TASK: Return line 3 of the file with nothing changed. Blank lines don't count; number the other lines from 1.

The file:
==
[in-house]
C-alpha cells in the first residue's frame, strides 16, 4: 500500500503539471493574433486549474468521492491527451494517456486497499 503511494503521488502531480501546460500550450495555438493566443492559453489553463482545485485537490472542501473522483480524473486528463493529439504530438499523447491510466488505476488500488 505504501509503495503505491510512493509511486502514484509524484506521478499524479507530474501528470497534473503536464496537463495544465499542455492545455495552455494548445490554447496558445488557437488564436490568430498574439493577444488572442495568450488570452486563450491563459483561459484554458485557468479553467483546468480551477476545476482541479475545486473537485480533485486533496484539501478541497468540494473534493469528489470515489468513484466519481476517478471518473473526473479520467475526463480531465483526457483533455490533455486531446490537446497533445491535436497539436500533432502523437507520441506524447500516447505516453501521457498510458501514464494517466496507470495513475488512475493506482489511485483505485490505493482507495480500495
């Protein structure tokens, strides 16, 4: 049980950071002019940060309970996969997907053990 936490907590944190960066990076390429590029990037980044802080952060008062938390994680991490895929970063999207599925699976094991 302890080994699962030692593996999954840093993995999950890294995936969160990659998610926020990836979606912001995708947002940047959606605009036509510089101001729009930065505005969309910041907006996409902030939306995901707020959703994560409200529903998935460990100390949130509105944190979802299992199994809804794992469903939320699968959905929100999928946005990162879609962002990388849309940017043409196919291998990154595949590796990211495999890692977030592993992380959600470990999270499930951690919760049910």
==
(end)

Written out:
């Protein structure tokens, strides 16, 4: 049980950071002019940060309970996969997907053990 936490907590944190960066990076390429590029990037980044802080952060008062938390994680991490895929970063999207599925699976094991 302890080994699962030692593996999954840093993995999950890294995936969160990659998610926020990836979606912001995708947002940047959606605009036509510089101001729009930065505005969309910041907006996409902030939306995901707020959703994560409200529903998935460990100390949130509105944190979802299992199994809804794992469903939320699968959905929100999928946005990162879609962002990388849309940017043409196919291998990154595949590796990211495999890692977030592993992380959600470990999270499930951690919760049910």